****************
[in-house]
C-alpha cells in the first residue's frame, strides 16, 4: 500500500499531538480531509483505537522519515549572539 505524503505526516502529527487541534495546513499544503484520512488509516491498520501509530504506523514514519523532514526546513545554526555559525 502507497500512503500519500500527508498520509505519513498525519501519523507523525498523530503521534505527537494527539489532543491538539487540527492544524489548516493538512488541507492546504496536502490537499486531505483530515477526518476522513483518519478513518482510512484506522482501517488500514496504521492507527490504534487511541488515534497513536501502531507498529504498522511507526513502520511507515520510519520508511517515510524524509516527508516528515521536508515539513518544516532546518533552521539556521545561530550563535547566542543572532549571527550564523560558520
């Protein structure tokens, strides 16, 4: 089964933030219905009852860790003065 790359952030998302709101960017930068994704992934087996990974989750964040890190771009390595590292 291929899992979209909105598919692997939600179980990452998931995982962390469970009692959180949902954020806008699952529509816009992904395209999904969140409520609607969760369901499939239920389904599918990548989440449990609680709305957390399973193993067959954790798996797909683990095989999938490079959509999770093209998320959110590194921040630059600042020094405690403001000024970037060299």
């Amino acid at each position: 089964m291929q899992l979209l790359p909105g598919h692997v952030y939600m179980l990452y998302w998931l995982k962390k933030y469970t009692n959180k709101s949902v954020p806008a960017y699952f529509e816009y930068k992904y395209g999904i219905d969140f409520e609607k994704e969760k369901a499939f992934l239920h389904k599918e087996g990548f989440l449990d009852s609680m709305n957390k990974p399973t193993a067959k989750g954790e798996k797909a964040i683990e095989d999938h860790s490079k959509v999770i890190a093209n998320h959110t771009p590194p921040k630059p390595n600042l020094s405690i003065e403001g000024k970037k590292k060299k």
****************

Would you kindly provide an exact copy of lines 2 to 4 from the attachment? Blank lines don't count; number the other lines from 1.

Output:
C-alpha cells in the first residue's frame, strides 16, 4: 500500500499531538480531509483505537522519515549572539 505524503505526516502529527487541534495546513499544503484520512488509516491498520501509530504506523514514519523532514526546513545554526555559525 502507497500512503500519500500527508498520509505519513498525519501519523507523525498523530503521534505527537494527539489532543491538539487540527492544524489548516493538512488541507492546504496536502490537499486531505483530515477526518476522513483518519478513518482510512484506522482501517488500514496504521492507527490504534487511541488515534497513536501502531507498529504498522511507526513502520511507515520510519520508511517515510524524509516527508516528515521536508515539513518544516532546518533552521539556521545561530550563535547566542543572532549571527550564523560558520
């Protein structure tokens, strides 16, 4: 089964933030219905009852860790003065 790359952030998302709101960017930068994704992934087996990974989750964040890190771009390595590292 291929899992979209909105598919692997939600179980990452998931995982962390469970009692959180949902954020806008699952529509816009992904395209999904969140409520609607969760369901499939239920389904599918990548989440449990609680709305957390399973193993067959954790798996797909683990095989999938490079959509999770093209998320959110590194921040630059600042020094405690403001000024970037060299």
């Amino acid at each position: 089964m291929q899992l979209l790359p909105g598919h692997v952030y939600m179980l990452y998302w998931l995982k962390k933030y469970t009692n959180k709101s949902v954020p806008a960017y699952f529509e816009y930068k992904y395209g999904i219905d969140f409520e609607k994704e969760k369901a499939f992934l239920h389904k599918e087996g990548f989440l449990d009852s609680m709305n957390k990974p399973t193993a067959k989750g954790e798996k797909a964040i683990e095989d999938h860790s490079k959509v999770i890190a093209n998320h959110t771009p590194p921040k630059p390595n600042l020094s405690i003065e403001g000024k970037k590292k060299k």